As long as you know what to expect — and you do after reading this post — you can go in prepared and have a successful trip.
Tips for Solo Women in Morocco
And now some tips if you’re planning on travelling solo through Morocco as a female.
Use common sense:
This goes for pretty much every country you visit but more-so for somewhere like Morocco. Be sensible, don’t drink too much alcohol (though in Morocco, alcohol is so expensive you probably won’t be touching it), and behave how you would at home.
In Morocco, I researched unsafe neighbourhoods in cities and made sure to stay away from any that were said to be dangerous. I made sure to read reviews left by female travellers for hostels before I booked them. I didn’t go out alone at night, and steered clear of dark alleyways and poorly-lit areas during the day. I didn’t drink any alcohol.
Stay in hostels/hotels that have good reviews from solo female travelers:
I can recommend many fantastic guesthouses from my time in Morocco:
In Marrakech, Riad Carina ($43 a night for a double room; rated 9.3 on Booking) receives a whole lot of love. So what’s so wonderful about it? Not only is it a stunning and well-designed riad, but it’s located just a five-minute walk from all of the main tourist attractions in town and is home to some seriously friendly staff. It’s quiet and peaceful, has a beautiful swimming pool, and an even more beautiful rooftop terrace.
In Essaouira, Riad Dar Awil ($49 a night for a double room; rated 9.6 on Booking) is easily the best place to stay for mid-range travellers, as essentially no other riads in town receive such great reviews while still remaining affordable. Riad Dar Awil is new, modern, and clean, and smaller than other riads across the country, which means more attentive staff and a chance to get to know your fellow guests over breakfast. It’s located right in the heart of the medina, which is exactly where you want to be staying in Essaouira.
In Fes, Dar Fes Tresor ($44 a night for a double room; rated 9.1 on Booking) is exactly what you probably picture staying in Morocco to look like. The rooms are gorgeous, with intricate mosaics and stained glass windows, giving a real traditional vibe to the place. It’s in a quiet location, which is essential for travel in chaotic Fes, and the staff are so kind and friendly. The views from the rooftop are really the icing on the cake!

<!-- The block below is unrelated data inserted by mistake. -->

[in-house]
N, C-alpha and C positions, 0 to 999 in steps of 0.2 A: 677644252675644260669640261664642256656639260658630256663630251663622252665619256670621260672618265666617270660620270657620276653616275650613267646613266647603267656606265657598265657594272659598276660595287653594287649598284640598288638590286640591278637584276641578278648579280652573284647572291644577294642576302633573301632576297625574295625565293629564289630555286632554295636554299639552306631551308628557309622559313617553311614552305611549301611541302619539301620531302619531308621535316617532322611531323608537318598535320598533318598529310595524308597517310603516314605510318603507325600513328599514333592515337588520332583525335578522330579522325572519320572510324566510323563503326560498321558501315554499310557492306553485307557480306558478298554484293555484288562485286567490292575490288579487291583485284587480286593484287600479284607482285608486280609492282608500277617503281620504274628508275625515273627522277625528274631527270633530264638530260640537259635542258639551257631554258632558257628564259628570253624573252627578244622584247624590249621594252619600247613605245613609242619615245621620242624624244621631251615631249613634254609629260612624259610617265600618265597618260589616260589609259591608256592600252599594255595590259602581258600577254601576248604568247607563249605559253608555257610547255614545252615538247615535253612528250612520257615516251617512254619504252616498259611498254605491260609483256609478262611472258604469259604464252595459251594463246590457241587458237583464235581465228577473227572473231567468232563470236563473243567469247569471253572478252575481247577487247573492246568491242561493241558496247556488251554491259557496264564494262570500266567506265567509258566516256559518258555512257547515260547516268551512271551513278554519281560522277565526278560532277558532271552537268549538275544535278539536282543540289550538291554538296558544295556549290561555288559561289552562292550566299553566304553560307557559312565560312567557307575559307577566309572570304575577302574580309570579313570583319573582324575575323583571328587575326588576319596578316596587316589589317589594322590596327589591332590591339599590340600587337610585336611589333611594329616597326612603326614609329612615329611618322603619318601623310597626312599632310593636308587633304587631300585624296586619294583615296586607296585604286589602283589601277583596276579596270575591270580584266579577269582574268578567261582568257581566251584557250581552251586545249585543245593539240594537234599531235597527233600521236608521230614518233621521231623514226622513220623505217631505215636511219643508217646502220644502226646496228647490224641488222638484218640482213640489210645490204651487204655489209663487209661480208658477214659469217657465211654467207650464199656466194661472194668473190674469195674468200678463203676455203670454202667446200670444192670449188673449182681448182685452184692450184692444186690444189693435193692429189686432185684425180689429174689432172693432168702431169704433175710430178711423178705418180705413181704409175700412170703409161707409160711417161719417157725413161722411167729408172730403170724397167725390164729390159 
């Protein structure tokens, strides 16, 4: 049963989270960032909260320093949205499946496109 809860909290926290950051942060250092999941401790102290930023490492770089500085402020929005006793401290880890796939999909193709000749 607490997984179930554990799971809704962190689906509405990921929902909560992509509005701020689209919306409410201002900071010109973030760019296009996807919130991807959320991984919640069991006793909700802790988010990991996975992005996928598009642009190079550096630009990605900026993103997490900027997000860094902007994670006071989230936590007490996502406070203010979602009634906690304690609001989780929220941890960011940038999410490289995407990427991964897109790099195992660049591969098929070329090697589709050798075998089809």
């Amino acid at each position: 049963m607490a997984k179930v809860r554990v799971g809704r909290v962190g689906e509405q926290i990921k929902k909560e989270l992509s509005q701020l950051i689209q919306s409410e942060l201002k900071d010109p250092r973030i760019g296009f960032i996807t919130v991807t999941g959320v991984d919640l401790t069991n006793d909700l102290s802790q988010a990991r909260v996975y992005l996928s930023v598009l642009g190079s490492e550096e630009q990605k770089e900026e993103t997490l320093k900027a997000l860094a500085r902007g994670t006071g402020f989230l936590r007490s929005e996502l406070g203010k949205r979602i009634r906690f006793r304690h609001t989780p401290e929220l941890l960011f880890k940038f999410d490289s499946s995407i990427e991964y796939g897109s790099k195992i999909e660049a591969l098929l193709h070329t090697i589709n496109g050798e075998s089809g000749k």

In Chefchaouen, Dar Swiar ($45 a night for a double room; rated 9.4 on Booking) offers incredible value when you consider how expensive the city is for travellers. It has a wonderful rooftop view of the blue buildings, is just a minute’s walk from the main square in town, and a very welcoming owner. As a bonus, the Wi-Fi is fast, which is tough to find in Morocco!
And finally, in Tangier, Mnar Castle ($46 a night for a four-person apartment; rated 9.2 on Booking) is one of the most popular hotels for a reason. Not only do they have a large swimming pool for guests, but they also offer some of the best-value accommodation in the country. There’s a delicious breakfast, a breathtaking view of the ocean, and a free shuttle that takes you to the main attractions in the city.
Dealing with local men:
There’s not really much you can do to avoid attention (I even met women travelling with men who were drained from the abuse directed at them) but there are steps you can take to minimise it. Look as though you know where you’re going when you’re out exploring because if you look frightened, lost, and disorientated you’ll also look like an easy target. When local men approach you keep your head held high, avoid eye contact and stride purposefully away. If they persist, ask them firmly to leave you alone. Ignore them if they get angry.
I wore long cotton pants down to my ankles, a t-shirt with a high neck, a long-sleeved cotton shirt and a shawl. I kept everything loose and light so I didn’t get too hot during the day. The girls I met who felt most scarred by the hassle were those who were walking around in shorts and a strap top, but even those who were covered from head to toe weren’t left alone, as my experience shows.
Expect to feel uncomfortable in shared cabs:
Shared cabs are a cheap way to get from city to city if there aren’t any buses running. My experiences with shared cabs weren’t great. There was usually four people crammed into a backseat of a tiny car — that’s three men and myself all squeezed together. Nothing untoward happened but I did feel a little uneasy pressed up against three locals. Either wait for a cab you can share with females or take a bus instead.
Know that your frame of mind will affect your experience:
When horrible things happened to me in Morocco, it was at a time when I was struggling, worn out and angry. When I was happy and excited, wonderful things happened. There is no excuse for the man who threw a rock at the back of my head in Tangier, but I have a feeling it wouldn’t have happened if I hadn’t been giving off a hostile vibe and storming away from him in rage and frustration. Though it can be taxing, try to stay positive when you’re experiencing hassle. I know I wish I had.
Get travel insurance:
Travel insurance is my number one travel essential, and I’m a firm believer that if you can’t afford travel insurance you can’t afford to travel. Let’s just say that after six years of travel, I’ve come across far too many horror stories of dying, soon-to-be-bankrupted travellers who are in that situation because they’d thought they’d be fine. I always use World Nomads as my travel insurance provider, wherever in the world I travel, and I’ve been nothing but happy with them.
My time in Morocco was challenging but it was rewarding, too. As long as you’re fully aware of what to expect, stay positive, dress respectfully and take time to rest when the hassle gets too much, there’s no reason you can’t have a safe and enjoyable trip.